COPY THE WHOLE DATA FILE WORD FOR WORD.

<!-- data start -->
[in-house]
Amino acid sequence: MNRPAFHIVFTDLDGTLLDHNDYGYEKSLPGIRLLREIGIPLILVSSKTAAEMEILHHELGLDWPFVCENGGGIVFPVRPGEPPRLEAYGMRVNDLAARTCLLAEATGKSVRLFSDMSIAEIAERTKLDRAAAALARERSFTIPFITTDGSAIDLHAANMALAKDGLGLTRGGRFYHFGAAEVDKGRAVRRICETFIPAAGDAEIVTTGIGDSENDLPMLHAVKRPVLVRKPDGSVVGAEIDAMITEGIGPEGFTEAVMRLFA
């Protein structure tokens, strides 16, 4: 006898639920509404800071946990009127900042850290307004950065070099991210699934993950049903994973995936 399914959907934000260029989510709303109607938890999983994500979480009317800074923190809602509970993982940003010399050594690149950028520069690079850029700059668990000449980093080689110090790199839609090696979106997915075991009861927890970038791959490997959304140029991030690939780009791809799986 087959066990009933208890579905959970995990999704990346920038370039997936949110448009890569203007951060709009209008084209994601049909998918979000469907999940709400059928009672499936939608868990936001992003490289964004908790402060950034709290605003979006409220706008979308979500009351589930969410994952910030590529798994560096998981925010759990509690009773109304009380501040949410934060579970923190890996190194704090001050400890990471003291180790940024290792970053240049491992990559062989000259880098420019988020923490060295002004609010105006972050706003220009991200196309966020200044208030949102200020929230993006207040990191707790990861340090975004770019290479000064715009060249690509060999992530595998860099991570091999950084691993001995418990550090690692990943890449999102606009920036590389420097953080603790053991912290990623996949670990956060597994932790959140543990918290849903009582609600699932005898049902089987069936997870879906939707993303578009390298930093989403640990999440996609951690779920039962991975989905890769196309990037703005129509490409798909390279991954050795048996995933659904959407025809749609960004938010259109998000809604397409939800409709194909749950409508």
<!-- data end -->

[in-house]
Amino acid sequence: MNRPAFHIVFTDLDGTLLDHNDYGYEKSLPGIRLLREIGIPLILVSSKTAAEMEILHHELGLDWPFVCENGGGIVFPVRPGEPPRLEAYGMRVNDLAARTCLLAEATGKSVRLFSDMSIAEIAERTKLDRAAAALARERSFTIPFITTDGSAIDLHAANMALAKDGLGLTRGGRFYHFGAAEVDKGRAVRRICETFIPAAGDAEIVTTGIGDSENDLPMLHAVKRPVLVRKPDGSVVGAEIDAMITEGIGPEGFTEAVMRLFA
């Protein structure tokens, strides 16, 4: 006898639920509404800071946990009127900042850290307004950065070099991210699934993950049903994973995936 399914959907934000260029989510709303109607938890999983994500979480009317800074923190809602509970993982940003010399050594690149950028520069690079850029700059668990000449980093080689110090790199839609090696979106997915075991009861927890970038791959490997959304140029991030690939780009791809799986 087959066990009933208890579905959970995990999704990346920038370039997936949110448009890569203007951060709009209008084209994601049909998918979000469907999940709400059928009672499936939608868990936001992003490289964004908790402060950034709290605003979006409220706008979308979500009351589930969410994952910030590529798994560096998981925010759990509690009773109304009380501040949410934060579970923190890996190194704090001050400890990471003291180790940024290792970053240049491992990559062989000259880098420019988020923490060295002004609010105006972050706003220009991200196309966020200044208030949102200020929230993006207040990191707790990861340090975004770019290479000064715009060249690509060999992530595998860099991570091999950084691993001995418990550090690692990943890449999102606009920036590389420097953080603790053991912290990623996949670990956060597994932790959140543990918290849903009582609600699932005898049902089987069936997870879906939707993303578009390298930093989403640990999440996609951690779920039962991975989905890769196309990037703005129509490409798909390279991954050795048996995933659904959407025809749609960004938010259109998000809604397409939800409709194909749950409508």